Either story, in any other administration, would be devastating for the president, but these reports barely registered. News organizations moved right along, focusing on Ukraine, Syria and other political matters, while Trump’s approval rating barely budged. That’s because the president has a way of making any story seem like it’s something we already knew about him. Nothing feels revelatory, or like a shock to the public consciousness.
But this is not Trump’s genius at work — it’s a function of our own cognitive biases. We measure people against what we perceive to be their baseline behavior. If, as evidenced by his history, we believe that Trump is a bad-faith actor with no moral compass (a belief that even some Republicans have expressed), malfeasance is to be expected. We react little to behaviors that in absolute terms are horrifying but that conform to the norm. We’re moved only by deviations from our expectations.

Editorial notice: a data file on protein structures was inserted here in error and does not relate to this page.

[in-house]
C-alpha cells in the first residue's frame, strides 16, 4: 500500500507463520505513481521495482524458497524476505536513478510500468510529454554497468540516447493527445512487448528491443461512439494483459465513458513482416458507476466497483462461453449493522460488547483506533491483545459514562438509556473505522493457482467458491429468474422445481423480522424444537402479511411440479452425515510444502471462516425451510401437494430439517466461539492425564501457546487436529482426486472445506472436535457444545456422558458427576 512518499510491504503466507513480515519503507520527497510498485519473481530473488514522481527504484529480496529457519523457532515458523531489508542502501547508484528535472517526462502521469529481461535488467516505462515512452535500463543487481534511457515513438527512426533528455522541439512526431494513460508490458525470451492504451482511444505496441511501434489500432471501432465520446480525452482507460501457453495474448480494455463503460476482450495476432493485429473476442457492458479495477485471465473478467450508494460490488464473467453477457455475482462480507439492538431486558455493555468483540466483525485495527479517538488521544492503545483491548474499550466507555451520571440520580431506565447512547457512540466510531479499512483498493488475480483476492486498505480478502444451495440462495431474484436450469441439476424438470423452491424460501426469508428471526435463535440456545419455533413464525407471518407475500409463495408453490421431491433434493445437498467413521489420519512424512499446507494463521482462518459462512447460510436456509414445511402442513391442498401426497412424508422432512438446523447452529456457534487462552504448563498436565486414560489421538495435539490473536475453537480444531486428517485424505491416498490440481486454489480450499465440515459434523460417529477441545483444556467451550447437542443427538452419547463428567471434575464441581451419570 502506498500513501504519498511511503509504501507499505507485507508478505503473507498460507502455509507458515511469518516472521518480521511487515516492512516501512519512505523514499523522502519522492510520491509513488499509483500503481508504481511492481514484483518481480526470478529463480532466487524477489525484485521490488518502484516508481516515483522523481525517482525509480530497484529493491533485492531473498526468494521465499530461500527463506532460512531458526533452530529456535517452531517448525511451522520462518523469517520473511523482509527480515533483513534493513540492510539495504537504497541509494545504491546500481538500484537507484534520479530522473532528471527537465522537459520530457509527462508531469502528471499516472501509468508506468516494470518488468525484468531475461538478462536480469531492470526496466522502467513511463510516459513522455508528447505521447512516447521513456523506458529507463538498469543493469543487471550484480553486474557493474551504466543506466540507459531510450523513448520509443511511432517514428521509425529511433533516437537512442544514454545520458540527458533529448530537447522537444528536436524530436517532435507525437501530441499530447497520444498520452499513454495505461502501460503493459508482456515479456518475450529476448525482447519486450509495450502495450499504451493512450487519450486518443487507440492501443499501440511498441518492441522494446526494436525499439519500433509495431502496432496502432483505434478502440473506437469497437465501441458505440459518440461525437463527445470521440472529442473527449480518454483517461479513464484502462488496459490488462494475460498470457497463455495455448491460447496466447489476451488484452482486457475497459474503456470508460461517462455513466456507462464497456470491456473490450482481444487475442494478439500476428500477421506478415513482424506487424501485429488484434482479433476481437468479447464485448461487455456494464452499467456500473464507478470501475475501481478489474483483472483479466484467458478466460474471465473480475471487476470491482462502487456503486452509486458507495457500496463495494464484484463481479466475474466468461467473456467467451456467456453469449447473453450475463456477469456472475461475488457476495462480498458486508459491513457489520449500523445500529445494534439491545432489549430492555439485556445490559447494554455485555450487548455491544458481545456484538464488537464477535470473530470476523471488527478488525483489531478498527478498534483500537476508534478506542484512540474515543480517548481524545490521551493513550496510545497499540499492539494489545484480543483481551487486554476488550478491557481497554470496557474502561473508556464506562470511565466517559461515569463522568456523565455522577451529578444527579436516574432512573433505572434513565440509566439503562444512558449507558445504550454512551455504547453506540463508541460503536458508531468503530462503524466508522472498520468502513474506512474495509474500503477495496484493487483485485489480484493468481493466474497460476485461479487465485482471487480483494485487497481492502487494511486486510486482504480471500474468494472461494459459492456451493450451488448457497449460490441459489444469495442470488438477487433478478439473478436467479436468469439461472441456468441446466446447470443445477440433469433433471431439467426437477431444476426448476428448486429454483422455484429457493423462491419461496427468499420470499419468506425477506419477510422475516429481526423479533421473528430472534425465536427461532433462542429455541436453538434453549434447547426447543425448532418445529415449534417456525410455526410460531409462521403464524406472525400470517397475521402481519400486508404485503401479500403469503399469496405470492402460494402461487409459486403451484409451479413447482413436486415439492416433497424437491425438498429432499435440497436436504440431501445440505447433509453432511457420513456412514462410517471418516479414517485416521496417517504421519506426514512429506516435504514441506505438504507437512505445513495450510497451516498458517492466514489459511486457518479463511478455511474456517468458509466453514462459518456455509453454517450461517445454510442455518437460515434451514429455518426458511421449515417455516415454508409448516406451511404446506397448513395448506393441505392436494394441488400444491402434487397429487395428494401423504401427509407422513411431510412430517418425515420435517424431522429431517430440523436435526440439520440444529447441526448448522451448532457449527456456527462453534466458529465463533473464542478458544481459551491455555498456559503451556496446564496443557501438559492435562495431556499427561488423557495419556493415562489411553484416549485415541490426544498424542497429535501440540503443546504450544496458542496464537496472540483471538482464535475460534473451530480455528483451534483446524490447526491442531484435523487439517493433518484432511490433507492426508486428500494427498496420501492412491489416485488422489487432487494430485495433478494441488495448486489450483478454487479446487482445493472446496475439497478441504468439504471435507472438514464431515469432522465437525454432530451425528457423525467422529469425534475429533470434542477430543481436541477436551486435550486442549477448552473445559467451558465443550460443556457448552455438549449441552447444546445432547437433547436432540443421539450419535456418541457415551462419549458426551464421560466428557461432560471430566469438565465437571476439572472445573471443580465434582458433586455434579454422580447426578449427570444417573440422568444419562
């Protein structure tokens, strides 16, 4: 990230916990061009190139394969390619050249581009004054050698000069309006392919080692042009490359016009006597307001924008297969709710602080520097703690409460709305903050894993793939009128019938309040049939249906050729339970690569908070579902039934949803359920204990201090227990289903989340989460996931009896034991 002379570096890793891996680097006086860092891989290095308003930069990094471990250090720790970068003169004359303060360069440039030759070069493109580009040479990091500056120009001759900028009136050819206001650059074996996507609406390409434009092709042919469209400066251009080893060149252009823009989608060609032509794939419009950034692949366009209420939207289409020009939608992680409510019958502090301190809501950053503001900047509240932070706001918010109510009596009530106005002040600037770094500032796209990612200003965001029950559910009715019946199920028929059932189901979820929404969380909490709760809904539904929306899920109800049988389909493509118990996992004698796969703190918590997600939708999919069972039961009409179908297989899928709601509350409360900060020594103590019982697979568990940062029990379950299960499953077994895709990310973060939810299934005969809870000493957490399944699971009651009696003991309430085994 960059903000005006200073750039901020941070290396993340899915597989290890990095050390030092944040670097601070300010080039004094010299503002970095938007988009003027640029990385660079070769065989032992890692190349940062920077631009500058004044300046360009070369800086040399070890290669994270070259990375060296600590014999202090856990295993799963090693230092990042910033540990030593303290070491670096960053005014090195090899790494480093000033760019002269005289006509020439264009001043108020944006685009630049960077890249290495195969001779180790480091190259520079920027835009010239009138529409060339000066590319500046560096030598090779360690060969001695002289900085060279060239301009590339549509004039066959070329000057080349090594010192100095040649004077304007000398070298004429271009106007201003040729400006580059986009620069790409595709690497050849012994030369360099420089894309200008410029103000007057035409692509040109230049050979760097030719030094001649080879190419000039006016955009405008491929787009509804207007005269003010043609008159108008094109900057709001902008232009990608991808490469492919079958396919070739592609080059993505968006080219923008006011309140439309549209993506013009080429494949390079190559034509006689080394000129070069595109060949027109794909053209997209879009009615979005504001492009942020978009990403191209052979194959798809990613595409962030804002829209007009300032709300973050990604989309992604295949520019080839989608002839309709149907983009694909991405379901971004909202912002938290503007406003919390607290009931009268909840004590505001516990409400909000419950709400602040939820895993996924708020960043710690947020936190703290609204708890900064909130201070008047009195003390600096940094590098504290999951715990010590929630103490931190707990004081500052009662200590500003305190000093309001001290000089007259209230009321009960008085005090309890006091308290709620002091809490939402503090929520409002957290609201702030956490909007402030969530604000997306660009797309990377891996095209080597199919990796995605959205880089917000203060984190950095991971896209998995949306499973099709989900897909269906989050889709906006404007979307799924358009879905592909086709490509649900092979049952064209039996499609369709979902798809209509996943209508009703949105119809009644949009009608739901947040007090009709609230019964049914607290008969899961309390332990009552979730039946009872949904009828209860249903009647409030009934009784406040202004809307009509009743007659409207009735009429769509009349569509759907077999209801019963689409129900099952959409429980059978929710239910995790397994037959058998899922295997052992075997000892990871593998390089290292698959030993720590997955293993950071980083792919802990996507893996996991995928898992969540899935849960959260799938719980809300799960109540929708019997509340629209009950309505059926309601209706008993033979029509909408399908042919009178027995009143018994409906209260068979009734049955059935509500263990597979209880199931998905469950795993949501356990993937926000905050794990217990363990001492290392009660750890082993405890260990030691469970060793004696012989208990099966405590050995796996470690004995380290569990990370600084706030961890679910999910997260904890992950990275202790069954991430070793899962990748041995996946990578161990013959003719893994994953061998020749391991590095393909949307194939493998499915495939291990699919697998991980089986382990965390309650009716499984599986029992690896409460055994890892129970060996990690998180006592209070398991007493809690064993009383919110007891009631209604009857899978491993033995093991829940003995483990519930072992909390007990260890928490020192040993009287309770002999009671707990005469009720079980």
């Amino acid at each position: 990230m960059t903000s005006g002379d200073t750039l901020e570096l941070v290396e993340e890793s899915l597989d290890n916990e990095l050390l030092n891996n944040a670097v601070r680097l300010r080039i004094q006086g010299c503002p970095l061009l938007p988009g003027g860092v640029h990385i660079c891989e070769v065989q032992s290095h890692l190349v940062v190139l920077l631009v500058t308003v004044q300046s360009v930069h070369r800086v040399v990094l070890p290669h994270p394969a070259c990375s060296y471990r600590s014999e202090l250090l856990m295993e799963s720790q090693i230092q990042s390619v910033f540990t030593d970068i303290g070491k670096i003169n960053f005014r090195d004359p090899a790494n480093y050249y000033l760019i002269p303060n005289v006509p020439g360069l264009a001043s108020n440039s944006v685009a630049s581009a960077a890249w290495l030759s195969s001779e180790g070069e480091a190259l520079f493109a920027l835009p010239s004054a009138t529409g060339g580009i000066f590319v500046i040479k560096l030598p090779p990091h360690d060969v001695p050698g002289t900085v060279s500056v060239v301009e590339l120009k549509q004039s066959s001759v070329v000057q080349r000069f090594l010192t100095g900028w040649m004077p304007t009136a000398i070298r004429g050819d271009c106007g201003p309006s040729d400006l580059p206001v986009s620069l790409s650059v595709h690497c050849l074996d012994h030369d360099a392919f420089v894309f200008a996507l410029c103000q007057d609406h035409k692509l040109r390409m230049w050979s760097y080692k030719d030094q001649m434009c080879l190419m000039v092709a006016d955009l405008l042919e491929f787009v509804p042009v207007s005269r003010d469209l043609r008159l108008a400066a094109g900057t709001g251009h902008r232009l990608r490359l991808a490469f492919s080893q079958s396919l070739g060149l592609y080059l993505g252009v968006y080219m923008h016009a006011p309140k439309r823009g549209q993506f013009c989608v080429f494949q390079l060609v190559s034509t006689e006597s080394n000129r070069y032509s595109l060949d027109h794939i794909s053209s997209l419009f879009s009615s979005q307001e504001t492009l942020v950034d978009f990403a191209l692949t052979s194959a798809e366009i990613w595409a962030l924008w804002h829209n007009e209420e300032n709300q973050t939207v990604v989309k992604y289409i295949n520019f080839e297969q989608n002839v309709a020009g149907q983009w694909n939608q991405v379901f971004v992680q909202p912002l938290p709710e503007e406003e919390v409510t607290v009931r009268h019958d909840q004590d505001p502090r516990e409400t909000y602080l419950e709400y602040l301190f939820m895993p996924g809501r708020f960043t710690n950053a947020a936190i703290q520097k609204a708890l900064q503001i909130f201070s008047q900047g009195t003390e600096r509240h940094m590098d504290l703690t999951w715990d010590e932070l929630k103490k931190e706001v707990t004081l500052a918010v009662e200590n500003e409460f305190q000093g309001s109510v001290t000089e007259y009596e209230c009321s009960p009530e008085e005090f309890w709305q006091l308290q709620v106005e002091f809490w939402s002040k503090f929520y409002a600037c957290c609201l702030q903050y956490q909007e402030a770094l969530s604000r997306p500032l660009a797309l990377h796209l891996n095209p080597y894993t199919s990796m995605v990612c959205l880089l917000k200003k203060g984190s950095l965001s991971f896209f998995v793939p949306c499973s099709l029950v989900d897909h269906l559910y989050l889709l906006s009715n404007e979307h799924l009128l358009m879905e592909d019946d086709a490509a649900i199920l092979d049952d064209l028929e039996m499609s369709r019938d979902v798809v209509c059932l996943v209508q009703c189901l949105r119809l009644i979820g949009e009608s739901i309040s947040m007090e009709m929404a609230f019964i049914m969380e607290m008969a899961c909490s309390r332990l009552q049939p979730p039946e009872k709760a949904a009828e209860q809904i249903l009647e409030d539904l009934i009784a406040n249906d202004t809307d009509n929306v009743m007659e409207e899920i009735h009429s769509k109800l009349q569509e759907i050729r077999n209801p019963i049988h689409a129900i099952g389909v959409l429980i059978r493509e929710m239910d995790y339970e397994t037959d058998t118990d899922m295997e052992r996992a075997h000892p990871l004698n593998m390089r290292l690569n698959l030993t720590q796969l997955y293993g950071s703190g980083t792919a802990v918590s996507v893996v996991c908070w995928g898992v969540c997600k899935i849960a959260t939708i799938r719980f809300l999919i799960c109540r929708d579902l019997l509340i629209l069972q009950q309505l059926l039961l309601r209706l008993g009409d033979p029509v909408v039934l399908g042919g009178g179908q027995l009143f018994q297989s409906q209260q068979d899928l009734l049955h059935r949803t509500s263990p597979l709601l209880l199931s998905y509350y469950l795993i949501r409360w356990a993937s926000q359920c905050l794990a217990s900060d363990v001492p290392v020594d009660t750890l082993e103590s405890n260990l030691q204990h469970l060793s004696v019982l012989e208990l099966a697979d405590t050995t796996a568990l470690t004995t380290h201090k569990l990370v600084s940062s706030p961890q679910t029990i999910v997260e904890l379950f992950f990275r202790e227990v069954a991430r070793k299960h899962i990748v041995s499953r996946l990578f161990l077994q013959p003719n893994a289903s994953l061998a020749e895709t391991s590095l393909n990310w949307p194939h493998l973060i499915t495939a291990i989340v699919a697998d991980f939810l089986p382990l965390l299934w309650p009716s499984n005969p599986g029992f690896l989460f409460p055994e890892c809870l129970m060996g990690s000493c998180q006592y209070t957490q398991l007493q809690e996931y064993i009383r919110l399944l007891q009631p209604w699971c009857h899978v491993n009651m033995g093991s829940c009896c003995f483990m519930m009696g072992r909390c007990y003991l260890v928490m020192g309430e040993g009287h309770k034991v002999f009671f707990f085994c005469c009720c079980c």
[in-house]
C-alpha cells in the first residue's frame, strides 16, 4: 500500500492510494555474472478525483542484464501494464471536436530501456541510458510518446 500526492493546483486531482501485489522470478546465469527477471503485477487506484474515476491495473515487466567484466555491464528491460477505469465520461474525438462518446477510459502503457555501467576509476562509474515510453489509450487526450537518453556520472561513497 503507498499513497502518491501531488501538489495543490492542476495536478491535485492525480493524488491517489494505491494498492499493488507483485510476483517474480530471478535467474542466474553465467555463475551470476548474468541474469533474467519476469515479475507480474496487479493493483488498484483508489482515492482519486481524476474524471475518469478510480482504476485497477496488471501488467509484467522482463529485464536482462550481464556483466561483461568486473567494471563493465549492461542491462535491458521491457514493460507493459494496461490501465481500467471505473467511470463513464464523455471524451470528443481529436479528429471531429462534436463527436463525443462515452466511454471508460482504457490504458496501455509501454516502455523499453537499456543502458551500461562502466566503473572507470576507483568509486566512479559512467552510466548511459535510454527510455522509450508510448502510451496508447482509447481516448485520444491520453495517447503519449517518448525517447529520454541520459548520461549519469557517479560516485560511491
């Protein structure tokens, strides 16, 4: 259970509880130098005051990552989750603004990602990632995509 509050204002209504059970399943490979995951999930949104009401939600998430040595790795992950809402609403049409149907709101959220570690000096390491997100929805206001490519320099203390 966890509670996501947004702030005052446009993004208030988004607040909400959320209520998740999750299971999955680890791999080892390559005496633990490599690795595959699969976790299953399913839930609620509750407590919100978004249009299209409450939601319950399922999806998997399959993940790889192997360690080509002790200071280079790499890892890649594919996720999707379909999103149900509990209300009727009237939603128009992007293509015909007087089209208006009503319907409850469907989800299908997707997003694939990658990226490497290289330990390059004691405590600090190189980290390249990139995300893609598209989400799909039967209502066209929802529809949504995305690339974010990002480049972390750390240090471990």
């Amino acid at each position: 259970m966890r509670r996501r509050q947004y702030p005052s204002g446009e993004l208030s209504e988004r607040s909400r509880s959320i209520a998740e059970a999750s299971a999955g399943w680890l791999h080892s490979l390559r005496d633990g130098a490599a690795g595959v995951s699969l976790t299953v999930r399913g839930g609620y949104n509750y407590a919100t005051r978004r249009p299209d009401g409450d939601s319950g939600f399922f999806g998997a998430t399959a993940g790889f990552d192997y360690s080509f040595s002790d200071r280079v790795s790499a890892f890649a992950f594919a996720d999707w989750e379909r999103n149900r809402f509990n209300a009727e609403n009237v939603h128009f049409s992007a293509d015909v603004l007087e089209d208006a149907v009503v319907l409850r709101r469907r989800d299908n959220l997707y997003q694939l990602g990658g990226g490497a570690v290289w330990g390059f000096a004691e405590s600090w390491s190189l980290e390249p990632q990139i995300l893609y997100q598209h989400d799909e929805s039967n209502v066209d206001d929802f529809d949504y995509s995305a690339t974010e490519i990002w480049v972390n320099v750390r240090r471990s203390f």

So it would be less surprising if a notorious criminal were guilty of a number of crimes than if an upstanding citizen were guilty of a misdemeanor: Each has set a standard of behavior against which their subsequent actions are measured. In Trump’s case, he stiffed contractors and drove his own business into bankruptcy six times; lenders stopped loaning him money. He has treated women horribly, with some of that behavior documented by women he’s been horrible to, including his ex-wife Ivana, who claimed in a deposition that he raped her. (Trump denies this, and she later said that she did not want her words to be taken in “a literal or criminal” sense.) Before he ever ran for president, Trump had a long history of lying on the record about his business success, his personal life, his intelligence and the time of day (according to an acquaintance). Even his persona on “The Apprentice” was cutthroat, selfish and oblivious to the needs of others. The consistent through-line: Trump views ethics as dispensable features of the middle and lower classes, who have to consider the lives of other people because they lack the power or money that enables contemptuous disregard.